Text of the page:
The cost of installing a solar energy system varies depending on multiple factors, including the size of the system, where you live, and the type of roof you have. Even within the same size range, there can be significant differences in cost depending on the roof materials used – asphalt shingles, metal panels, and tile are all much cheaper than timber-frame construction.
It is also important to consider how long the system will last before you need to invest in a new one. Most solar panels have a lifespan of 10 to 15 years, but the efficiency of the panels drops off sharply after just a few. This makes it cheaper to buy new panels every few years than to maintain an existing system.
The upfront costs of setting up a solar system are high, but over the course of a year, this figure can be greatly reduced. The savings made on electricity bills is what ultimately pays for the initial investment – after the first few months, the payback period is around four to six months. This means that, in theory, you could have your money back and then some in just a few years’ time. If you are looking to generate your own electricity, the payback period is much shorter – around three months on average.
Besides reducing New Mexico’s fossil fuel dependency and helping to combat climate change, the solar energy tax credit has a series of positive environmental and economic impacts.
According to New Mexico’s environmental protection department, from January 1st to May 25th of this year, generators that use alternative energy sources (such as solar) accounted for 10.8% of the state’s total electricity generation. This is compared to 5% from traditional energy sources (such as coal and gas) and 1.8% from renewable energy sources (such as hydro and wind).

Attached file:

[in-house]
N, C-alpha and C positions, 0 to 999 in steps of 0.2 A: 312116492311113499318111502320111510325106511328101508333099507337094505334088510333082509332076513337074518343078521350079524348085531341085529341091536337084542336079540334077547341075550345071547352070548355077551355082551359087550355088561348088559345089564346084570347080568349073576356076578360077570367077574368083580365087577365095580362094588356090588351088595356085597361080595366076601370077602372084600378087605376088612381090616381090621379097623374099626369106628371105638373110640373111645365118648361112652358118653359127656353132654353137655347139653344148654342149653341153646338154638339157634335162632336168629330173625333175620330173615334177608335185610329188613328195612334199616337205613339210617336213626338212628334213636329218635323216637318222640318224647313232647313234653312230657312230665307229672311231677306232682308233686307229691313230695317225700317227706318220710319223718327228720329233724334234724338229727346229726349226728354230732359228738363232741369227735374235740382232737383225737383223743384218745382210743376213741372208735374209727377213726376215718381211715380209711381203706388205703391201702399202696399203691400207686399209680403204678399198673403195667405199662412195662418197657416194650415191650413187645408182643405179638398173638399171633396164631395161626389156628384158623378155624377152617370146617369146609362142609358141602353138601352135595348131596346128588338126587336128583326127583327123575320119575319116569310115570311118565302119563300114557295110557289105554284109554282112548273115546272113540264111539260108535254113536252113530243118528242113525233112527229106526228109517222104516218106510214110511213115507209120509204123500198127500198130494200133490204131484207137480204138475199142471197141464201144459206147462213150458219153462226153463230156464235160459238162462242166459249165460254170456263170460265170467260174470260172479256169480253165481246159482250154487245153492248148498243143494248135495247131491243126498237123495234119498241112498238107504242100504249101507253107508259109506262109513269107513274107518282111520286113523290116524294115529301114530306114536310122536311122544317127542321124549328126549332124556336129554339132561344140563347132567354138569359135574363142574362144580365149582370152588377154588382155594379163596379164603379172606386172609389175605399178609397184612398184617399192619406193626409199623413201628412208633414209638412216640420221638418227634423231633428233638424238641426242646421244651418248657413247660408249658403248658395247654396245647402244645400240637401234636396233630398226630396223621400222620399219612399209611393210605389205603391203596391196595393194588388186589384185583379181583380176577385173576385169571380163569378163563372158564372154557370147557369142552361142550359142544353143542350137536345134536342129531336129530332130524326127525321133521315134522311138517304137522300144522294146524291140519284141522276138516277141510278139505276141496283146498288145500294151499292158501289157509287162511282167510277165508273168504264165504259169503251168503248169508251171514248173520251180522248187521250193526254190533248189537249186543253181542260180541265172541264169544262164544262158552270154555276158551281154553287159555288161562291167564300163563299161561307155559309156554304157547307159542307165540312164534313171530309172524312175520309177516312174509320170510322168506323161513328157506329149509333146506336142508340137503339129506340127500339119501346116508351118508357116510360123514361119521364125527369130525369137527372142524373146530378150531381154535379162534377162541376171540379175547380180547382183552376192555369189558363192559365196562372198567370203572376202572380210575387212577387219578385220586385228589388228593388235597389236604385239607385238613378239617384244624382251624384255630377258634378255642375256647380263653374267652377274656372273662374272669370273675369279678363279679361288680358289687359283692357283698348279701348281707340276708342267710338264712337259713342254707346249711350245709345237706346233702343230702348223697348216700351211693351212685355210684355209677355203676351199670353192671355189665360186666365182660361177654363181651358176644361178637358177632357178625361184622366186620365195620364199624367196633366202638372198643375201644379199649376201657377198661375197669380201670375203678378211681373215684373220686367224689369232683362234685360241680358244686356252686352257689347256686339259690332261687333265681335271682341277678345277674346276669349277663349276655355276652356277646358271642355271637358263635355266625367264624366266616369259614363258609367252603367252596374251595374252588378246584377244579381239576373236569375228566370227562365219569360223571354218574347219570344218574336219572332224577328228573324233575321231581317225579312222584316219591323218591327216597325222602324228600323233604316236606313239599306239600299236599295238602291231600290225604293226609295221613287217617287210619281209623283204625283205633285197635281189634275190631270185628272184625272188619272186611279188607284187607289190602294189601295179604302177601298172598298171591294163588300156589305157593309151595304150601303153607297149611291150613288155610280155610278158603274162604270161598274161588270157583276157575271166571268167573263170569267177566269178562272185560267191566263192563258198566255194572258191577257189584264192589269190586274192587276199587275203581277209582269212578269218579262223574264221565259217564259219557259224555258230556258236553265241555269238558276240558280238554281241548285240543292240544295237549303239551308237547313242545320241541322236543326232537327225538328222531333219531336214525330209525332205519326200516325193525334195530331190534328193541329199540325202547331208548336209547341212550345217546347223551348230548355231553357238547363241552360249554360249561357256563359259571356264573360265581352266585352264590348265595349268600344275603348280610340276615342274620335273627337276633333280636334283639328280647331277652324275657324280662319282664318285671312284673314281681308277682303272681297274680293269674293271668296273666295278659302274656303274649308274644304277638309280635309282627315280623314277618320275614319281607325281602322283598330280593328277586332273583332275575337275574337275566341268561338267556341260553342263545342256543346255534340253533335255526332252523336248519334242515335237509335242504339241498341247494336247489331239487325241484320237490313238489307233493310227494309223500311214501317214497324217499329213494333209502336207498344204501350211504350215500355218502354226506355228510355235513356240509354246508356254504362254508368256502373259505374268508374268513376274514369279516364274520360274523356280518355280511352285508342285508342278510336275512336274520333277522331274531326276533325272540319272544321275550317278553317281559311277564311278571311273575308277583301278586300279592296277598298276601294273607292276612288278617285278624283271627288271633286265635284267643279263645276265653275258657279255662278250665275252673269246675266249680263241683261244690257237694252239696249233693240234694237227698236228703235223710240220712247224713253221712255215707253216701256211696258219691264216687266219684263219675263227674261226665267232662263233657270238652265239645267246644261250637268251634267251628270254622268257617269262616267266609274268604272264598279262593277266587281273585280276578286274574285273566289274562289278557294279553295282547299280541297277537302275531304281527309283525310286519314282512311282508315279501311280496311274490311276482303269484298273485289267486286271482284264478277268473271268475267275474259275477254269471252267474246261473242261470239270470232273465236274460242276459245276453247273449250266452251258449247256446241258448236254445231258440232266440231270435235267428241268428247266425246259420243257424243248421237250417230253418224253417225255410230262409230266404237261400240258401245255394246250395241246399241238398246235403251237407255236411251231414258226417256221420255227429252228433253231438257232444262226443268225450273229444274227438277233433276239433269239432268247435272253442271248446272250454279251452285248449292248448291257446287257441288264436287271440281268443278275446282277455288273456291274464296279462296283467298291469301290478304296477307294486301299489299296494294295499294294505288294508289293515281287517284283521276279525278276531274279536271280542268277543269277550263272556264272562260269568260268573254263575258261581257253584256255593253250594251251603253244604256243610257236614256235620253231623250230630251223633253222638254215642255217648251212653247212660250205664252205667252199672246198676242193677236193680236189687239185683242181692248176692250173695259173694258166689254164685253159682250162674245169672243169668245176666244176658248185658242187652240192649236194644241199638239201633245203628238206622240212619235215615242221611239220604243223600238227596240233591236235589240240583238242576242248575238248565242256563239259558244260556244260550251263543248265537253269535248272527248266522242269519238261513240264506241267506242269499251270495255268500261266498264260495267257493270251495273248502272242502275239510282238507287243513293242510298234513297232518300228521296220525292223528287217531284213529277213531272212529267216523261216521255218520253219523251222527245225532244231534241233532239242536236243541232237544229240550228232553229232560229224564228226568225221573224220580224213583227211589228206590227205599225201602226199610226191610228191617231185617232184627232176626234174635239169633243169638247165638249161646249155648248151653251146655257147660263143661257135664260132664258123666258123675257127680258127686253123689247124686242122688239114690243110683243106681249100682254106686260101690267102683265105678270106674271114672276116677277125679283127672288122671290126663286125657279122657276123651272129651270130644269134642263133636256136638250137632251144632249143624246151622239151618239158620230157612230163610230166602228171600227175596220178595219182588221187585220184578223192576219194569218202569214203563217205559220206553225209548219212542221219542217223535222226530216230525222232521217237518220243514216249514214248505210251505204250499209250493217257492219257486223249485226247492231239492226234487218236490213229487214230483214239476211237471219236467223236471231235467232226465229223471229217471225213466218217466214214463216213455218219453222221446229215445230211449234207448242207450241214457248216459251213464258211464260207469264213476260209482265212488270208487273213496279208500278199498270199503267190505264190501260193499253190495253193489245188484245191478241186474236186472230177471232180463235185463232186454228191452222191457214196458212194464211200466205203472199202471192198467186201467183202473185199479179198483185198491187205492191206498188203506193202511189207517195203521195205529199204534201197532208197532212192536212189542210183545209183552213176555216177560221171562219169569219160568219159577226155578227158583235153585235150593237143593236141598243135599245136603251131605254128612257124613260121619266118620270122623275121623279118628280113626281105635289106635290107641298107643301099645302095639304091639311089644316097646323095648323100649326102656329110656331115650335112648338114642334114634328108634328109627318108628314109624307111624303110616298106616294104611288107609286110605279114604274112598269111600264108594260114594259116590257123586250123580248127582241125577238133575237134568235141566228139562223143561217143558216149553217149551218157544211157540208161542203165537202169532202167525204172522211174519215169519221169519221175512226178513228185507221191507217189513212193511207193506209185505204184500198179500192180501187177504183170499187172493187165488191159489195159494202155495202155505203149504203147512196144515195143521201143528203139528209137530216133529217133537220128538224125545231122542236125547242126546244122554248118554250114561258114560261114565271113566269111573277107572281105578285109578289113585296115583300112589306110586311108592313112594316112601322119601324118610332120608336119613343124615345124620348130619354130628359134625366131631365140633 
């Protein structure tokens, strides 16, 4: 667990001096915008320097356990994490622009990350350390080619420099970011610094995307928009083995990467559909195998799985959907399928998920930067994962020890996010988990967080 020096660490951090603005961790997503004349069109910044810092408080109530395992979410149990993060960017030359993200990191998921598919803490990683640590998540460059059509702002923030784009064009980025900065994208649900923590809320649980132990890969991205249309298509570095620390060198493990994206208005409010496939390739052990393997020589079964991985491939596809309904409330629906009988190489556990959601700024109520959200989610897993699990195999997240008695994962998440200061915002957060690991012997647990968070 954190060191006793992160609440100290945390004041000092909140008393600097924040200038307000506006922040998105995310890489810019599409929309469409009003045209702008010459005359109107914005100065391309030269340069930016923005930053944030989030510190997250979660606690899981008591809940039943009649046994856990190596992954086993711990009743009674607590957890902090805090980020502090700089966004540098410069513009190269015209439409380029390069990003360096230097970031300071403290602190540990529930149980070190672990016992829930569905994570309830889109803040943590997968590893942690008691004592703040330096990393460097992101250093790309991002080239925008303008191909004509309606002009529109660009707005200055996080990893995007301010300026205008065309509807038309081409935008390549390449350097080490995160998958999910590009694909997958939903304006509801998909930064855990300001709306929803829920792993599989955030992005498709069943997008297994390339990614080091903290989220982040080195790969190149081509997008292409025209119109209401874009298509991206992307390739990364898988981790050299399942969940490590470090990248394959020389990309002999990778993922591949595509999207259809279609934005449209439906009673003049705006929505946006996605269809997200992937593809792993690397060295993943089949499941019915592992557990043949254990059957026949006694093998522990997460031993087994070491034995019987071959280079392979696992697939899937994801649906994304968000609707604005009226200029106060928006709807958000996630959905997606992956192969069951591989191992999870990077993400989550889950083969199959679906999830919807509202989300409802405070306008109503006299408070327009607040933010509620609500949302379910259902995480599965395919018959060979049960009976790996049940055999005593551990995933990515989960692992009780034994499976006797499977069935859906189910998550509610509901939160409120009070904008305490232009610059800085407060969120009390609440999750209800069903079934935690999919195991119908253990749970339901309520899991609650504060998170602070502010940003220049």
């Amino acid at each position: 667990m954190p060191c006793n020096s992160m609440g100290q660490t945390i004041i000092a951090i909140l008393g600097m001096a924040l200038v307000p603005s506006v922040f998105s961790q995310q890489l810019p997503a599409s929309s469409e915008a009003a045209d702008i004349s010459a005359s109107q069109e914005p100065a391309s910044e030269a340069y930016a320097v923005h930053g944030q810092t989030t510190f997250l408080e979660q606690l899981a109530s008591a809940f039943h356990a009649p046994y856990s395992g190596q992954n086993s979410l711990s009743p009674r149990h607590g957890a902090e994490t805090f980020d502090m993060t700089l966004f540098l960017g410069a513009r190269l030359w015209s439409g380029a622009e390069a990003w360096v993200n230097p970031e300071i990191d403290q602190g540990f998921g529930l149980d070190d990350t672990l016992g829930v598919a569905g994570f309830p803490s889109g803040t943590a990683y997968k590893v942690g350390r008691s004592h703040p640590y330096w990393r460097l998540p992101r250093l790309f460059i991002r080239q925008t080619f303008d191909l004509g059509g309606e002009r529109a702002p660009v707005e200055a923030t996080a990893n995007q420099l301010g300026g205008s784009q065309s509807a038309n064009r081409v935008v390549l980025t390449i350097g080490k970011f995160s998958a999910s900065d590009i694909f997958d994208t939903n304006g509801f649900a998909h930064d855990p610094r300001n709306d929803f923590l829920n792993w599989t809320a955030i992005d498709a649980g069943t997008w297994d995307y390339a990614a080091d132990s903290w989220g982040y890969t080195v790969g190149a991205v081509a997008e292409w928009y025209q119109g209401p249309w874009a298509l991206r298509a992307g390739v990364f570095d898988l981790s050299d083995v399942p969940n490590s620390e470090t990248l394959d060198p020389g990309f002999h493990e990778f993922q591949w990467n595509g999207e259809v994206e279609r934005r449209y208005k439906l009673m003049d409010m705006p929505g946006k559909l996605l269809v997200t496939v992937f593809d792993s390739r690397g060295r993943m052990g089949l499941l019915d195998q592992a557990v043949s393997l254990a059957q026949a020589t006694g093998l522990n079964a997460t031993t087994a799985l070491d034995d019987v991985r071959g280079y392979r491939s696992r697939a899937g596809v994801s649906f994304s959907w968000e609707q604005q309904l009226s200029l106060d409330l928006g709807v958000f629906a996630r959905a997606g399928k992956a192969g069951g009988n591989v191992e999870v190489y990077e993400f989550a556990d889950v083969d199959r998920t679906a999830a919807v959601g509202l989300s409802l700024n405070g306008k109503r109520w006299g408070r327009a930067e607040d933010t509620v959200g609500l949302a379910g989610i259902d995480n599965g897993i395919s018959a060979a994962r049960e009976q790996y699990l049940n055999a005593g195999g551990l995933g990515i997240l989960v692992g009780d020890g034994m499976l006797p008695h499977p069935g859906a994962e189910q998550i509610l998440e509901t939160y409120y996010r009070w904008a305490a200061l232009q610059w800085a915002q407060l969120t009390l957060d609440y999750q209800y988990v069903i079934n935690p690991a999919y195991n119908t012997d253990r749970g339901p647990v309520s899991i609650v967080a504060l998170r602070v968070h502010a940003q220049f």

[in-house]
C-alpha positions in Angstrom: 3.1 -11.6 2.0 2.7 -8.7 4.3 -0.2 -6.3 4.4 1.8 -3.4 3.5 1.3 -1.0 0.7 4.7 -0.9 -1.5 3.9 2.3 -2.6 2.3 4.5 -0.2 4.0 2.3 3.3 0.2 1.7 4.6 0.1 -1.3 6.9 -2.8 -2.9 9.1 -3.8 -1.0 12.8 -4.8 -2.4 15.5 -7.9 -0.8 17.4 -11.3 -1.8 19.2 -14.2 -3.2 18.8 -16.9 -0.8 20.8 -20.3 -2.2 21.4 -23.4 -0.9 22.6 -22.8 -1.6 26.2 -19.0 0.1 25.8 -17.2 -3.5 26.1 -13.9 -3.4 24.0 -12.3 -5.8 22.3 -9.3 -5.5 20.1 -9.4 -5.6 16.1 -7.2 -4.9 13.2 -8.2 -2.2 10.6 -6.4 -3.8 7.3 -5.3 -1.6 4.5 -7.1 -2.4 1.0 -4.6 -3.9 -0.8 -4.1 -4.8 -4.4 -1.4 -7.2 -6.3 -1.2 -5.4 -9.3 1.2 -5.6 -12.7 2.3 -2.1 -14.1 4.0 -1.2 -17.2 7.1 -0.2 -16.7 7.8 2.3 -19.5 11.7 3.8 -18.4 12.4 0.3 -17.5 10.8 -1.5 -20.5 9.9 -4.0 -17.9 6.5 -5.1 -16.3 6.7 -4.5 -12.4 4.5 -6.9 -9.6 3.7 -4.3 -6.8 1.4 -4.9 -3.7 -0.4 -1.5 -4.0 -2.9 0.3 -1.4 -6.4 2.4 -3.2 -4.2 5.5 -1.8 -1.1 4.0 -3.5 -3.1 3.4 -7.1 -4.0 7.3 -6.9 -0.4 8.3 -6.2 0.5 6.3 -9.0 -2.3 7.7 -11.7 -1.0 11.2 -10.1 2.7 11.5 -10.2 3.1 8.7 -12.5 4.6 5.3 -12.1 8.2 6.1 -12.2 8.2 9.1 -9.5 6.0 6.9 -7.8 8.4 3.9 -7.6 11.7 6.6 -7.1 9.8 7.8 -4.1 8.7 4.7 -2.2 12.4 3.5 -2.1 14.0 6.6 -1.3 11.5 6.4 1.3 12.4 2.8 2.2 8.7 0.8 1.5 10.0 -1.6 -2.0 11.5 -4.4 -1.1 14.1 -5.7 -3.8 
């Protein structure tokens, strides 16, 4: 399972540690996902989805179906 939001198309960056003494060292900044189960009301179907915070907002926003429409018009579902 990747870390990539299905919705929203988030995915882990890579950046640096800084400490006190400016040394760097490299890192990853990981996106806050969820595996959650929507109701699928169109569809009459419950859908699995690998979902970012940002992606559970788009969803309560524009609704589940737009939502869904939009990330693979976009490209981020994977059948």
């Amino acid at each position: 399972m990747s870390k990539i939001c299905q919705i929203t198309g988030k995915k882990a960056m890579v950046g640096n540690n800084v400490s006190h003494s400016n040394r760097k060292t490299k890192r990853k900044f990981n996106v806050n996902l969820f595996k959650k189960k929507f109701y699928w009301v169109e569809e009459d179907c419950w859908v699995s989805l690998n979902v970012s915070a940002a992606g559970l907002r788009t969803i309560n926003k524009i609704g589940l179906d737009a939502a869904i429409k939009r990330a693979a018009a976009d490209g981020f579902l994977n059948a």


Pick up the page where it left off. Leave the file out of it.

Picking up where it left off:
There are also significant numbers of New Mexico businesses that can benefit from this economic growth, as the state currently lacks a large number of high-paying jobs. With the majority of its population living below the poverty line, this is a potential economic boost that will help to alleviate some of the state’s social inequalities. Additionally, the installation of photovoltaic towers on the roof is known to increase property values.
Although New Mexico is a rural state with a large amount of green space, over half the population lives in the city of Santa Fe. In such large cities, the use of renewable energy is even more prevalent; in 2020, Santa Fe boasted one of the highest rates of solar adoption in the country. The number of solar systems in the city increased by 69% between 2017 and 2021, while the number of customers jumped by 47%. The city’s population is now 44,600, and with more residents considering solar energy, it is likely that the number of rooftop installations will continue to rise.
These positive factors make the cost-effective investment decision to go solar a very attractive prospect. The opportunity to generate your own electricity and reduce your dependence on fossil fuels is likely to give you and your family a sense of independence and pride – something that is sure to please New Mexico’s new governor, Michelle Lujan Grisham.